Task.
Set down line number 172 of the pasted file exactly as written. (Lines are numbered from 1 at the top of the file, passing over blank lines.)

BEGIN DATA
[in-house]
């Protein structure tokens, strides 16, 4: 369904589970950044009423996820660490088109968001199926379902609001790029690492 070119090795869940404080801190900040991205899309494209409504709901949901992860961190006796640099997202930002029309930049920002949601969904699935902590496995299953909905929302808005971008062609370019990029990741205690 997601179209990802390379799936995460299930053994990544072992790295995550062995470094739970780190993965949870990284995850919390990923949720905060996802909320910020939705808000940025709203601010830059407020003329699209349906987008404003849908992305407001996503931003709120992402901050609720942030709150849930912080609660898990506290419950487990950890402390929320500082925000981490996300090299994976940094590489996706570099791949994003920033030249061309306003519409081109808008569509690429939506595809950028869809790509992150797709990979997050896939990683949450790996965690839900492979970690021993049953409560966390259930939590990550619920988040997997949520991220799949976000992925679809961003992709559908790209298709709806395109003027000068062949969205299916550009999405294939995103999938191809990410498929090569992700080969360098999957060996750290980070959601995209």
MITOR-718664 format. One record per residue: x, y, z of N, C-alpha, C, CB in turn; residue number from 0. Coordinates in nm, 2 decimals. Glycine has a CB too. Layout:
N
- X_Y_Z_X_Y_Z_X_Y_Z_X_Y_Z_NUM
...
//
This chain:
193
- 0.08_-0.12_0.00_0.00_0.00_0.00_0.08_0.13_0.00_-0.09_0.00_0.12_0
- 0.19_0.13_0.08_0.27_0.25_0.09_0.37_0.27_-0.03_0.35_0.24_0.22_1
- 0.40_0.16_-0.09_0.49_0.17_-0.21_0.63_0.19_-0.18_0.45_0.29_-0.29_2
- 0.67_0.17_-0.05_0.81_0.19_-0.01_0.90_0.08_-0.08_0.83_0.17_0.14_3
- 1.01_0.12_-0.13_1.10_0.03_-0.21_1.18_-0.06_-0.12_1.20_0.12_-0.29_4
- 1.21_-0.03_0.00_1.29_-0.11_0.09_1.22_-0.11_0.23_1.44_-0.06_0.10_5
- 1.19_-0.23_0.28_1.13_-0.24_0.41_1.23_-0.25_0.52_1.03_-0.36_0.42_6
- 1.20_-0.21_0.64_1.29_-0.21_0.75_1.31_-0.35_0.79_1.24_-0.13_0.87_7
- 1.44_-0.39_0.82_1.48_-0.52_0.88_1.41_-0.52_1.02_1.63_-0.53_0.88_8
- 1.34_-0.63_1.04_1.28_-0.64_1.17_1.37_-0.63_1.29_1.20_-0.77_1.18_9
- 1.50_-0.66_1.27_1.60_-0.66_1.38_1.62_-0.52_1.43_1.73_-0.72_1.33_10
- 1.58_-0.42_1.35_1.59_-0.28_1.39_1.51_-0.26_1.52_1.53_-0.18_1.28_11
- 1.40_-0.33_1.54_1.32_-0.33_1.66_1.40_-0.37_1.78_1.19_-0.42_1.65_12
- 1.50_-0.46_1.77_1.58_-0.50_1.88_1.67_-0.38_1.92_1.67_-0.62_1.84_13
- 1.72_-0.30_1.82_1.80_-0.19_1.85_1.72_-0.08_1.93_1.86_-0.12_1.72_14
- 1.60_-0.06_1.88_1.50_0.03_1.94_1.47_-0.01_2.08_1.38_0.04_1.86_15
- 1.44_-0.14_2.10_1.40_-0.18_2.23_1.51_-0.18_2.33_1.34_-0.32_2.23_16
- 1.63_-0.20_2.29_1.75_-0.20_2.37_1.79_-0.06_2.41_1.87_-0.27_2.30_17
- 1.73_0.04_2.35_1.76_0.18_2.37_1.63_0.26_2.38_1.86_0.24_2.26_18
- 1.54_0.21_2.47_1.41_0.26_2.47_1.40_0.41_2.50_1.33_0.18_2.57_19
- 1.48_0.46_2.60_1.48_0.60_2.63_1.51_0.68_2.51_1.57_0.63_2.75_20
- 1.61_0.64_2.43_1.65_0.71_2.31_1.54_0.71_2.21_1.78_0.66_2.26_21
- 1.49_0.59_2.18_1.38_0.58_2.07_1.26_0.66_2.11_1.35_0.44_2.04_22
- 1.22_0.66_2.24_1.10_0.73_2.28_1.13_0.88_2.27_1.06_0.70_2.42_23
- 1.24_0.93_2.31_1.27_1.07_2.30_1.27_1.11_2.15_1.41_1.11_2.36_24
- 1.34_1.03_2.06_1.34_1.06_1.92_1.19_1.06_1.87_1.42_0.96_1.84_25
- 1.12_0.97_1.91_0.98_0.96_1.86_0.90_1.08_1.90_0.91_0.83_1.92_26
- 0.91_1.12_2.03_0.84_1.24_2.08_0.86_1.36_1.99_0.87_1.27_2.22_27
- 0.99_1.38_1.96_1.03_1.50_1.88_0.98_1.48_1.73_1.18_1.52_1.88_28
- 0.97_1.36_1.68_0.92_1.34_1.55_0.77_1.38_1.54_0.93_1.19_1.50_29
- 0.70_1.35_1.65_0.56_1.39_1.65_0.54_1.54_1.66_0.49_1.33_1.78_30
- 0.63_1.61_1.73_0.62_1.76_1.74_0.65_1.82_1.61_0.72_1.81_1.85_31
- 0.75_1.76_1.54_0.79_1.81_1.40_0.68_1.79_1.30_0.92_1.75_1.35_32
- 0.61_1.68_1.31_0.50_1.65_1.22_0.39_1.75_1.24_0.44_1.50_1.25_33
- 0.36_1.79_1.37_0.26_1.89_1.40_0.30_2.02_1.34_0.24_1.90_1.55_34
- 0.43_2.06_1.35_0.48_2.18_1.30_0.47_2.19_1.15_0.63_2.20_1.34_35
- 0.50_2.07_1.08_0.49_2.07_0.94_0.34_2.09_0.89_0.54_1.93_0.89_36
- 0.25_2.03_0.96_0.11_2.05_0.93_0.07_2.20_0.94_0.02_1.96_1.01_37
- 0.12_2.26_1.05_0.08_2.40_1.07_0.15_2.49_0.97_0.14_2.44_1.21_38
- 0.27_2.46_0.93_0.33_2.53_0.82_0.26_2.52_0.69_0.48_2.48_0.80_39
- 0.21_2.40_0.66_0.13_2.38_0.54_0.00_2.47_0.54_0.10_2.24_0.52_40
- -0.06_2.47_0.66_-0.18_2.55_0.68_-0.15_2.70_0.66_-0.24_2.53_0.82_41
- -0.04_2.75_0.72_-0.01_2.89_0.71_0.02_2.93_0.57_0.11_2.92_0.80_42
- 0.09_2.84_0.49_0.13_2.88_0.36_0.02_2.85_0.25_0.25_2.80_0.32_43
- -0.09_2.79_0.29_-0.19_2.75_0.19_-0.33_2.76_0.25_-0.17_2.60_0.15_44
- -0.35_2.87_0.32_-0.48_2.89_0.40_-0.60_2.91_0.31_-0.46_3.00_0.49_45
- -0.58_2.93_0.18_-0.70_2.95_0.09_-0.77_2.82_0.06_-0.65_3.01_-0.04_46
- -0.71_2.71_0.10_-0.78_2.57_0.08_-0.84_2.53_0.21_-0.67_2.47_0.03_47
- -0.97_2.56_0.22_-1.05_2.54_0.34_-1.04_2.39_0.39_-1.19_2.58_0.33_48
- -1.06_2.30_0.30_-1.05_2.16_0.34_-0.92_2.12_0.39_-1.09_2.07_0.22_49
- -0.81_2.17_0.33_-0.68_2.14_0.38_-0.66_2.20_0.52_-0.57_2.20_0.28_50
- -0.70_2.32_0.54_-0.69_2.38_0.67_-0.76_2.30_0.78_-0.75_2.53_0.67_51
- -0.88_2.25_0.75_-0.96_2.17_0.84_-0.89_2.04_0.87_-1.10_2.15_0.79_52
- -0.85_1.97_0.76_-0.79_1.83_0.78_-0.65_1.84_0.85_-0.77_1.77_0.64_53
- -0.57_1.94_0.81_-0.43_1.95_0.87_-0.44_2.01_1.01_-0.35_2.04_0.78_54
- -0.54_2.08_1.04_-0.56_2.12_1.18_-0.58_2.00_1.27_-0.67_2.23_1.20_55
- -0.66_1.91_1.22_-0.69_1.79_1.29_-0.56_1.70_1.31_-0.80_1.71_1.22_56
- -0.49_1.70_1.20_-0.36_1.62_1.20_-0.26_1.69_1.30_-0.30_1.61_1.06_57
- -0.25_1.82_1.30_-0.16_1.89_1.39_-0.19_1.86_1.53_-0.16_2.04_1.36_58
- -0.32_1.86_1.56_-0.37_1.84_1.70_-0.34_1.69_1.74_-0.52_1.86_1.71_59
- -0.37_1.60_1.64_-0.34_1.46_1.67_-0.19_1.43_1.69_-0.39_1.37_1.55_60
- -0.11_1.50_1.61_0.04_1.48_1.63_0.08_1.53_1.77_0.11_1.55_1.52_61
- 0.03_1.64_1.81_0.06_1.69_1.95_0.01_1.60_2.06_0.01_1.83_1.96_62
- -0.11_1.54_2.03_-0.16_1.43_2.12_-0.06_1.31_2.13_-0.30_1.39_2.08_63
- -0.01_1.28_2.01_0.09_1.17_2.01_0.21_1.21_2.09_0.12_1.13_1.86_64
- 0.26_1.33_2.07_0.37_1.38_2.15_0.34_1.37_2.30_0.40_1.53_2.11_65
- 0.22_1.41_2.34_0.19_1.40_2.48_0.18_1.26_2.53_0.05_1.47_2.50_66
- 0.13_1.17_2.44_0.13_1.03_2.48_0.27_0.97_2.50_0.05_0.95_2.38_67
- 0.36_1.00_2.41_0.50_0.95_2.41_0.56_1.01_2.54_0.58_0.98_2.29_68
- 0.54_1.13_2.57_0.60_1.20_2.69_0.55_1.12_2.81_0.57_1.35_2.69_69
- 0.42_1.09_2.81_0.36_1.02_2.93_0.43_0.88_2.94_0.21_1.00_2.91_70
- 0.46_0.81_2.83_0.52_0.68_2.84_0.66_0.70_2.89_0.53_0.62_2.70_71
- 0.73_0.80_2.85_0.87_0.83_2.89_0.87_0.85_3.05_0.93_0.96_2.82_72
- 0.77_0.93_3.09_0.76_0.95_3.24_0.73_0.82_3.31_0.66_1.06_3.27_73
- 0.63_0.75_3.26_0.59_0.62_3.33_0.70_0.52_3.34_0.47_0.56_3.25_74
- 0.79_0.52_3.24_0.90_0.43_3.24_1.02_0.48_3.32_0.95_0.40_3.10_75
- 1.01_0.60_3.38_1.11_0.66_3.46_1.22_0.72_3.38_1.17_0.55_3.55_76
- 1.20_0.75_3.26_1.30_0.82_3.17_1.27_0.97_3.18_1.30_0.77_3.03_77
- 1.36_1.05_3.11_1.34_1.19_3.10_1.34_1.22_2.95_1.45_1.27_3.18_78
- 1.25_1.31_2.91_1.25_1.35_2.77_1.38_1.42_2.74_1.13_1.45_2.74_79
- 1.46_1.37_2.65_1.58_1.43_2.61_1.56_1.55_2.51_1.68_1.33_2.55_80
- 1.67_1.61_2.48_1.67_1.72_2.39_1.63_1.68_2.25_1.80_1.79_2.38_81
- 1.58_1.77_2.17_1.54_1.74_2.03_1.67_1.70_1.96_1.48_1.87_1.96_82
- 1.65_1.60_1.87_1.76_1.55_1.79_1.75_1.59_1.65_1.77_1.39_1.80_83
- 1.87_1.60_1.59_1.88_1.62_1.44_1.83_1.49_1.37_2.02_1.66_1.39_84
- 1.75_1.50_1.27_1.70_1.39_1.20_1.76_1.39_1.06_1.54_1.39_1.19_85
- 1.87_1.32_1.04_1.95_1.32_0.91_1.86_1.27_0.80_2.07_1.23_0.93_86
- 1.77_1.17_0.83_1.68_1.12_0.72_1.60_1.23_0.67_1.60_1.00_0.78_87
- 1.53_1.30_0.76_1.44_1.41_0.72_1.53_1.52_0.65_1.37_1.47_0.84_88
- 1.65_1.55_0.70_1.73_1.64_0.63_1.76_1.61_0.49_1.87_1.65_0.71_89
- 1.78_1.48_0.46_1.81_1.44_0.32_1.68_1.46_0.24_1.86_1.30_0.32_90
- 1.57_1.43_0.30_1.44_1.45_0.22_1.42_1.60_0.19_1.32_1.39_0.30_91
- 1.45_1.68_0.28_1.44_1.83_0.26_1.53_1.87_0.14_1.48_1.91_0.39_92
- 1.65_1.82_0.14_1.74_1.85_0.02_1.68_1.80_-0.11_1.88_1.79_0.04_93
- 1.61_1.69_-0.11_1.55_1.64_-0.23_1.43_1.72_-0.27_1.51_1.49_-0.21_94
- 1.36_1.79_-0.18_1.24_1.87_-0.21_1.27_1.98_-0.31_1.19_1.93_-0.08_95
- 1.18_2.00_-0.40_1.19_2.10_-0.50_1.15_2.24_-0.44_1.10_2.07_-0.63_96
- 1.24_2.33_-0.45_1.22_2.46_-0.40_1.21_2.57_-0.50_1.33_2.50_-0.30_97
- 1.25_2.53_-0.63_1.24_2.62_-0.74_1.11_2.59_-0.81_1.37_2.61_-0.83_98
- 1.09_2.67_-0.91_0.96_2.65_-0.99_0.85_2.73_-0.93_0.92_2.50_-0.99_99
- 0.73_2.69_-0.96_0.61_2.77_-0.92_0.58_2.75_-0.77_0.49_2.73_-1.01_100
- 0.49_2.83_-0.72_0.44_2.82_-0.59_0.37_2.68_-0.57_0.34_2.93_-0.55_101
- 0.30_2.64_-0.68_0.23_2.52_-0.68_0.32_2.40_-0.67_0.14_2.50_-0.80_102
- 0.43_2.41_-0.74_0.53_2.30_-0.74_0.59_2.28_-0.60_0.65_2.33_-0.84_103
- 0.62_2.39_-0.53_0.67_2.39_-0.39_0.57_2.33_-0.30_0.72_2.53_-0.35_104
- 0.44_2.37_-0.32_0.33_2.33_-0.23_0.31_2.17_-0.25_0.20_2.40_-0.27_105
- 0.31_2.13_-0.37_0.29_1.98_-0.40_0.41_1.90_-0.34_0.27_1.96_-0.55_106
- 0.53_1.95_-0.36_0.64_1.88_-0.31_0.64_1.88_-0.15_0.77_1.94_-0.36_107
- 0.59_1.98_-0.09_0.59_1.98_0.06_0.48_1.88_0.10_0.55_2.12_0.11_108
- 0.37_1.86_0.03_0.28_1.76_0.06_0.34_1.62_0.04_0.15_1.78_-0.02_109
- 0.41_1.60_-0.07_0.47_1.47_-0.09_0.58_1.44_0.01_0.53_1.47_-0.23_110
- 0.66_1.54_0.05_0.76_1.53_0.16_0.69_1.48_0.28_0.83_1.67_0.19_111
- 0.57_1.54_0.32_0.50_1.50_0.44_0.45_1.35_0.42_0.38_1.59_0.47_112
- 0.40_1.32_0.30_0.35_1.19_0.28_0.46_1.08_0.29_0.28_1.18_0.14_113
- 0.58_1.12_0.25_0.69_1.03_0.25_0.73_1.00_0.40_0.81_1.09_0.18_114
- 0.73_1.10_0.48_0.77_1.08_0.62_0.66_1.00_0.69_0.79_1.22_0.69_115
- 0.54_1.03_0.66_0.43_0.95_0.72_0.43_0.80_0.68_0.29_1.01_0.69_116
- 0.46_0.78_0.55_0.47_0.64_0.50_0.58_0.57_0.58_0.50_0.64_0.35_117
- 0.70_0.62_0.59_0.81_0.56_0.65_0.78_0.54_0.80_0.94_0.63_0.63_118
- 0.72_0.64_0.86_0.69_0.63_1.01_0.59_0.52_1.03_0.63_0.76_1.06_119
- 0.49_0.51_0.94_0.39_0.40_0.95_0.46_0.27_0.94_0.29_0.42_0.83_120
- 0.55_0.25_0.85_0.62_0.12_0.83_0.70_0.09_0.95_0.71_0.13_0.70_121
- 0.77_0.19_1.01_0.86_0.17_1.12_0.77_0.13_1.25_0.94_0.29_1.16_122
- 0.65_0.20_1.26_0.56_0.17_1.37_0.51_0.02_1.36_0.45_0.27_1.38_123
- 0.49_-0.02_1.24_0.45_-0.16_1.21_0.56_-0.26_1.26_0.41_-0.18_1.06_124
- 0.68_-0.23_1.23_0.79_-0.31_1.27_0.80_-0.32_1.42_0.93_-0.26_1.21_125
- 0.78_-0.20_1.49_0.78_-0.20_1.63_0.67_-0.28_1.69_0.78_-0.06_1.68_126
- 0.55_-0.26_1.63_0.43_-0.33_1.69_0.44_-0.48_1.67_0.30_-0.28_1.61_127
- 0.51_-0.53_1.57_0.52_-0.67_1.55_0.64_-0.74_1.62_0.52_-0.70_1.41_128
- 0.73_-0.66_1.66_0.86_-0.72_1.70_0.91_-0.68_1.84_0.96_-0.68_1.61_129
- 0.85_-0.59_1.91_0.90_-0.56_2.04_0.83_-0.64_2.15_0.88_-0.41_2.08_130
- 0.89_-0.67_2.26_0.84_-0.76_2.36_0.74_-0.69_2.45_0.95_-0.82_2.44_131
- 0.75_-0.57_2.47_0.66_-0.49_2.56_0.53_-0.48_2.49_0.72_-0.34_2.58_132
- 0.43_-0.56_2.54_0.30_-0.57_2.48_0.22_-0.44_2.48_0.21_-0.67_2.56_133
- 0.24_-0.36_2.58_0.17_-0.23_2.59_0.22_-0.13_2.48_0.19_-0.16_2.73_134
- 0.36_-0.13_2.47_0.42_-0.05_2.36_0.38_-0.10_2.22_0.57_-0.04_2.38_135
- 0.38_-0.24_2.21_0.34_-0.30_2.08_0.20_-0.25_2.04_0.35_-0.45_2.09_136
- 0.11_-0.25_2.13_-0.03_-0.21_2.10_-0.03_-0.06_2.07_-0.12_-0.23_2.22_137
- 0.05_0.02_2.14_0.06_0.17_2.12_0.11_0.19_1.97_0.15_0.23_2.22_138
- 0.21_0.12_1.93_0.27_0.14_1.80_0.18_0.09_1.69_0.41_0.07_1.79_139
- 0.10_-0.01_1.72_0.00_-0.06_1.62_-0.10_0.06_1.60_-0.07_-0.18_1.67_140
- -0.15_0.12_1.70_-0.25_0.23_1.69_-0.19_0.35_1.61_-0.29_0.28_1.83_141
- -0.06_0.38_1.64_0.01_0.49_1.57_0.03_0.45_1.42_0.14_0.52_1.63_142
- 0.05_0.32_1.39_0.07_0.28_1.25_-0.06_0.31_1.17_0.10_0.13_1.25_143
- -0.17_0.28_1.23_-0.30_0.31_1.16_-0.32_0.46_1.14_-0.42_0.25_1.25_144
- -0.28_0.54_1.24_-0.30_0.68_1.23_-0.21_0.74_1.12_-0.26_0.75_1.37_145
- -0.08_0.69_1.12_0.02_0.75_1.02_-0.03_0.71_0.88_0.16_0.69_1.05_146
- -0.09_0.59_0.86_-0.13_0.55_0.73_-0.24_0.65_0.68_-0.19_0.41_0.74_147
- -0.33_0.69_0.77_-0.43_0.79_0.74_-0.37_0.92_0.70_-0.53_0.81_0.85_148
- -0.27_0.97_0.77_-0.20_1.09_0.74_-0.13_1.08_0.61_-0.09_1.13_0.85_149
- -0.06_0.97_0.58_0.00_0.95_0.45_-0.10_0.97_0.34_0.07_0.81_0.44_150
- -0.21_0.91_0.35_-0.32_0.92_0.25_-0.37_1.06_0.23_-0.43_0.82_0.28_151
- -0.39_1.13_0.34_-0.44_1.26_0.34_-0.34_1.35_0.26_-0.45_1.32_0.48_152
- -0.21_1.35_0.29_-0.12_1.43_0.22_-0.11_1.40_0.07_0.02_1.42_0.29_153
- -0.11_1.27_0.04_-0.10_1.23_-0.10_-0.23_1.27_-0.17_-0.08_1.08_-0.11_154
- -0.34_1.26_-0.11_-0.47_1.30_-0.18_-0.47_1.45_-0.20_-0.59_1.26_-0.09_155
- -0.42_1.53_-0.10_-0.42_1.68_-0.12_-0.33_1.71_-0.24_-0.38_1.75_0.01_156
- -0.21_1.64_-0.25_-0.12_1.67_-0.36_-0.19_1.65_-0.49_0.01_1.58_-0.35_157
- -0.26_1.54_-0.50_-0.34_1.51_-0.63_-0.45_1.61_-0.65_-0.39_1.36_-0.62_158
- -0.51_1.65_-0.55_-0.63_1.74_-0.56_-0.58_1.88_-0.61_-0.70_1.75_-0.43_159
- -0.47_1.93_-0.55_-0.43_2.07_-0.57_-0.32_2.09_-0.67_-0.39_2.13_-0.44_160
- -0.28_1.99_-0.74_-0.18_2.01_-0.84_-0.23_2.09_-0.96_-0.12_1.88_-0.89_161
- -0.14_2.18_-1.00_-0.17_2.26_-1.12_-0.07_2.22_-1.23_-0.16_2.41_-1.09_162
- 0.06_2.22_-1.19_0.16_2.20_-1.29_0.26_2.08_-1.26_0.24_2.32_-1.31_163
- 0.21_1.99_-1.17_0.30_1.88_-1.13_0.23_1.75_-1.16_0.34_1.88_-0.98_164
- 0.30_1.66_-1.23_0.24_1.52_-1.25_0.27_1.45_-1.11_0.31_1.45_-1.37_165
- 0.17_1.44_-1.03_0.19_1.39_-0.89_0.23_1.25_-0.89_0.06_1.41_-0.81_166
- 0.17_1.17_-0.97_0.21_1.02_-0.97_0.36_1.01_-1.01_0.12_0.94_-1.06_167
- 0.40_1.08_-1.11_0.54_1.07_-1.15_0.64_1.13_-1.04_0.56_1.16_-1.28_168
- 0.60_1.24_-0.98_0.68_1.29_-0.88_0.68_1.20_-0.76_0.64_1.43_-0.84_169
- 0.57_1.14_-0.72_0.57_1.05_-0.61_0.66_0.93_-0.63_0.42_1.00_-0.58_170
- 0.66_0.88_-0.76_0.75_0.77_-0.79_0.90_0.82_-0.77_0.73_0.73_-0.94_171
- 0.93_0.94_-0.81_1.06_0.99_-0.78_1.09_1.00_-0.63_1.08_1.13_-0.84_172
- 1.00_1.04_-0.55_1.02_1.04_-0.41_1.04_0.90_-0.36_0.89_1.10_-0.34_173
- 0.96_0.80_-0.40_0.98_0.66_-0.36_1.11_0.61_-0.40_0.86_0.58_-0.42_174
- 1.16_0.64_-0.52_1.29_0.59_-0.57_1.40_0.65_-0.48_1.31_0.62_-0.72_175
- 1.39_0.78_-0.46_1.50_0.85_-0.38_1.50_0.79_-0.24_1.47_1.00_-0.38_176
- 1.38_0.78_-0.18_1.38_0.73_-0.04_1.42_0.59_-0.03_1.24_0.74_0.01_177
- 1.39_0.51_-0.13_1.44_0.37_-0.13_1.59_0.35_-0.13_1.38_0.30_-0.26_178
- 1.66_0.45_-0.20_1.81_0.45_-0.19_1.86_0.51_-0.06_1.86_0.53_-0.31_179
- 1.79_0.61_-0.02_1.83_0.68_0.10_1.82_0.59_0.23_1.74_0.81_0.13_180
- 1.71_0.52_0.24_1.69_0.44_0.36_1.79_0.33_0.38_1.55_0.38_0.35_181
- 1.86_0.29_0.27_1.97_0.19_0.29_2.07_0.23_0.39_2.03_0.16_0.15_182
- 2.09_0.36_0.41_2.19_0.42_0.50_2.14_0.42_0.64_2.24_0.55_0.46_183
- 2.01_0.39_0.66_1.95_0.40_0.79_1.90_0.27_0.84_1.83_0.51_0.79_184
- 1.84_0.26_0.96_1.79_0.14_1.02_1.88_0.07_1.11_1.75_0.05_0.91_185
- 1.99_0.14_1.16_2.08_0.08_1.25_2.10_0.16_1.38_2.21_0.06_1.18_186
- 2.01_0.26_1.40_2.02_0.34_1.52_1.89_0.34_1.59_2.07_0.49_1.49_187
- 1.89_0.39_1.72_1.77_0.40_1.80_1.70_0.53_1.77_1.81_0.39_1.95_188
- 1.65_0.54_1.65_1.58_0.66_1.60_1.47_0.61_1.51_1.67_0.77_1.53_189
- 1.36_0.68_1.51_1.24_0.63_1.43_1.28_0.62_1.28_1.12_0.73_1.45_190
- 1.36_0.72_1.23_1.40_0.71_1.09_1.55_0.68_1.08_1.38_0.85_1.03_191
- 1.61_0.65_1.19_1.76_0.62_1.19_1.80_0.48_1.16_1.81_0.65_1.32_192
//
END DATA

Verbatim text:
- -0.14_2.18_-1.00_-0.17_2.26_-1.12_-0.07_2.22_-1.23_-0.16_2.41_-1.09_162